Retinal detachment
MedGen UID:
19759
Concept ID:
C0035305
Disease or Syndrome
Primary or spontaneous detachment of the retina occurs due to underlying ocular disease and often involves the vitreous as well as the retina. The precipitating event is formation of a retinal tear or hole, which permits fluid to accumulate under the sensory layers of the retina and creates an intraretinal cleavage that destroys the neurosensory process of visual reception. Vitreoretinal degeneration and tear formation are painless phenomena, and in most cases, significant vitreoretinal pathology is found only after detachment of the retina starts to cause loss of vision or visual field. Without surgical intervention, retinal detachment will almost inevitably lead to total blindness (summary by McNiel and McPherson, 1971).
Cataract
MedGen UID:
39462
Concept ID:
C0086543
Disease or Syndrome
A cataract is an opacity or clouding that develops in the crystalline lens of the eye or in its capsule.
Vitreoretinopathy
MedGen UID:
87480
Concept ID:
C0344290
Disease or Syndrome
Ocular abnormality characterized by premature degeneration of the vitreous and the retina that may be associated with increased risk of retinal detachment.

Term Hierarchy

CClinical test,  RResearch test,  OOMIM,  GGeneReviews,  VClinVar  
  • CROGVMarshall syndrome
Follow this link to review classifications for Marshall syndrome in Orphanet.

Professional guidelines

PubMed

Dusser P, Hentgen V, Neven B, Koné-Paut I
Joint Bone Spine 2016 Jul;83(4):406-11. Epub 2016 Apr 7 doi: 10.1016/j.jbspin.2015.08.017. PMID: 27068612

Recent clinical studies

Etiology

Higuchi Y, Hasegawa K, Yamashita M, Tanaka H, Tsukahara H
J Med Case Rep 2017 Aug 26;11(1):237. doi: 10.1186/s13256-017-1396-y. PMID: 28841907Free PMC Article
Dusser P, Hentgen V, Neven B, Koné-Paut I
Joint Bone Spine 2016 Jul;83(4):406-11. Epub 2016 Apr 7 doi: 10.1016/j.jbspin.2015.08.017. PMID: 27068612
Sardhara J, Behari S, Jaiswal AK, Srivastava A, Sahu RN, Mehrotra A, Phadke S, Singh U
Acta Neurochir (Wien) 2013 Jul;155(7):1157-67. Epub 2013 May 5 doi: 10.1007/s00701-013-1717-x. PMID: 23645321
Brubaker JW, Mohney BG, Pulido JS, Babovic-Vuksanovic D
Ophthalmic Genet 2008 Dec;29(4):184-5. doi: 10.1080/13816810802406339. PMID: 19005991
Szymko-Bennett YM, Mastroianni MA, Shotland LI, Davis J, Ondrey FG, Balog JZ, Rudy SF, McCullagh L, Levy HP, Liberfarb RM, Francomano CA, Griffith AJ
Arch Otolaryngol Head Neck Surg 2001 Sep;127(9):1061-8. doi: 10.1001/archotol.127.9.1061. PMID: 11556853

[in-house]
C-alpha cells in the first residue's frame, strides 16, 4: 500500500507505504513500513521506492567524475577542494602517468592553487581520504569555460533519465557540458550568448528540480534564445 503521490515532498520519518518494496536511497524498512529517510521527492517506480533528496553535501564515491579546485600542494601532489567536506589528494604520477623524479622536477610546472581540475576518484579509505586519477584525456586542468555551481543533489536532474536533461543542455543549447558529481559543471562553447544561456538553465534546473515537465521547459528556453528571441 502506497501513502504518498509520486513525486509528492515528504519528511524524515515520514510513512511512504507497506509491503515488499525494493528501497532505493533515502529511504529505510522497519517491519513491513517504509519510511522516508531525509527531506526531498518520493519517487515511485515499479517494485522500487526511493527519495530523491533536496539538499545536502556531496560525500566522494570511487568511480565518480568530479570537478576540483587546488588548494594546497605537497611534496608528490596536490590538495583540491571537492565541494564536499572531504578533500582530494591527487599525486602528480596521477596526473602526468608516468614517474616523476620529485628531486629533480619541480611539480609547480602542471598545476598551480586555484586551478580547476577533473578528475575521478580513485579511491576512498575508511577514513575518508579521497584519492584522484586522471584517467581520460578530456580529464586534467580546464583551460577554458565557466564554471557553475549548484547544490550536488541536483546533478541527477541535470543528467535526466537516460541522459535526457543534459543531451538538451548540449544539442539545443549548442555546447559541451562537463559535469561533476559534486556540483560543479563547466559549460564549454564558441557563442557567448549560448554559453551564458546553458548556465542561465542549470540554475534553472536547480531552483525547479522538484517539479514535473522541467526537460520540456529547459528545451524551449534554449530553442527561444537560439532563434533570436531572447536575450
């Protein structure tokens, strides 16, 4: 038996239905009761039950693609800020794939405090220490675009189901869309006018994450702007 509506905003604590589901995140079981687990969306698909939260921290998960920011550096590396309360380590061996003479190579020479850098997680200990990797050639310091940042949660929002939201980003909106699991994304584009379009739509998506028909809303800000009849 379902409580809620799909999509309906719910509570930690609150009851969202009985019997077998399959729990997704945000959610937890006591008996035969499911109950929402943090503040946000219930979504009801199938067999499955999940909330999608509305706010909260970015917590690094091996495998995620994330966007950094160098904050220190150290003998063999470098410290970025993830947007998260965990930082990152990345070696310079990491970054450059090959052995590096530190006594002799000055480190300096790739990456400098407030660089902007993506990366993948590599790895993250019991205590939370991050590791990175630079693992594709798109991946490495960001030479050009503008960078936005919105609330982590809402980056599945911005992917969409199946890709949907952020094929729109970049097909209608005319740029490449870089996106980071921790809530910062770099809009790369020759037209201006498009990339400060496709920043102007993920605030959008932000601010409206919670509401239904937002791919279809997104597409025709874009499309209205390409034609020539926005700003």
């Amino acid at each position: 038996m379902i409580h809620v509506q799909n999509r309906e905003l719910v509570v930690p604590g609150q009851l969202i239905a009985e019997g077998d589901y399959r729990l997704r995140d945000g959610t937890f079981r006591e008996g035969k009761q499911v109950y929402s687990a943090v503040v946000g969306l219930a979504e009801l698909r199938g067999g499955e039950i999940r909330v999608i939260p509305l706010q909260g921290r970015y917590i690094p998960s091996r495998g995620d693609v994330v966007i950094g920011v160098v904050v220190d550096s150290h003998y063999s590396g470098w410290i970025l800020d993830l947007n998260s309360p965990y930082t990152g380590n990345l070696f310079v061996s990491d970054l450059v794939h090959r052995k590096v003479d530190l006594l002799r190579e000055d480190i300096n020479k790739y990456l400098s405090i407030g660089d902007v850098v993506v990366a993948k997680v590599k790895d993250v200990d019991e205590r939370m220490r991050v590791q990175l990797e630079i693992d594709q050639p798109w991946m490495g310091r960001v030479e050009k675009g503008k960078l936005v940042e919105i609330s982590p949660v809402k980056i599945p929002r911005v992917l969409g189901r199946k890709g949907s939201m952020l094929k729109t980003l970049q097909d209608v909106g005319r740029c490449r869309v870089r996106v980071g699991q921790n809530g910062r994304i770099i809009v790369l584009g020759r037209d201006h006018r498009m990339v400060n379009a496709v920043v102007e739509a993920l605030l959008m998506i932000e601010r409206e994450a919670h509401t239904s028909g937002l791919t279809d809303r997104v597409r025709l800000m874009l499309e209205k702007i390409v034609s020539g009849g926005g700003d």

Diagnosis

Gardner NJ
JAAPA 2023 Oct 1;36(10):1-5. doi: 10.1097/01.JAA.0000977712.81696.b9. PMID: 37751263
Tomčíková D, Bušányová B, Krásnik V, Gerinec A
Cesk Slov Oftalmol 2018 Winter;74(3):108-111. doi: 10.31348/2018/1/5-3-2018. PMID: 30650974
Webb K, Hlela C, Jordaan HF, Suliman S, Scriba T, Lipsker D, Scott C
Pediatr Dermatol 2015 Jul-Aug;32(4):437-46. Epub 2015 Feb 26 doi: 10.1111/pde.12502. PMID: 25727235
Çalışkan E, Açıkgöz G, Yeniay Y, Özmen İ, Gamsızkan M, Akar A
Int J Dermatol 2015 Jun;54(6):e217-21. Epub 2014 Sep 10 doi: 10.1111/ijd.12471. PMID: 25208889
Priya J, Joshi S
Indian Pediatr 2005 Feb;42(2):177-8. PMID: 15767717

Therapy

Jagati A, Shrivastava S, Baghela B, Agarwal P, Saikia S
J Cutan Pathol 2020 Feb;47(2):146-149. Epub 2019 Aug 30 doi: 10.1111/cup.13567. PMID: 31437319
Dusser P, Hentgen V, Neven B, Koné-Paut I
Joint Bone Spine 2016 Jul;83(4):406-11. Epub 2016 Apr 7 doi: 10.1016/j.jbspin.2015.08.017. PMID: 27068612

Prognosis

Dusser P, Hentgen V, Neven B, Koné-Paut I
Joint Bone Spine 2016 Jul;83(4):406-11. Epub 2016 Apr 7 doi: 10.1016/j.jbspin.2015.08.017. PMID: 27068612

Clinical prediction guides

Bacciu A, Di Lella F, Iaccarino I, Pasanisi E, Fava G, Vincenti V, Falcioni M
Otol Neurotol 2018 Sep;39(8):e691-e698. doi: 10.1097/MAO.0000000000001896. PMID: 30020262
Dusser P, Hentgen V, Neven B, Koné-Paut I
Joint Bone Spine 2016 Jul;83(4):406-11. Epub 2016 Apr 7 doi: 10.1016/j.jbspin.2015.08.017. PMID: 27068612
Sardhara J, Behari S, Jaiswal AK, Srivastava A, Sahu RN, Mehrotra A, Phadke S, Singh U
Acta Neurochir (Wien) 2013 Jul;155(7):1157-67. Epub 2013 May 5 doi: 10.1007/s00701-013-1717-x. PMID: 23645321
Brubaker JW, Mohney BG, Pulido JS, Babovic-Vuksanovic D
Ophthalmic Genet 2008 Dec;29(4):184-5. doi: 10.1080/13816810802406339. PMID: 19005991
Szymko-Bennett YM, Mastroianni MA, Shotland LI, Davis J, Ondrey FG, Balog JZ, Rudy SF, McCullagh L, Levy HP, Liberfarb RM, Francomano CA, Griffith AJ
Arch Otolaryngol Head Neck Surg 2001 Sep;127(9):1061-8. doi: 10.1001/archotol.127.9.1061. PMID: 11556853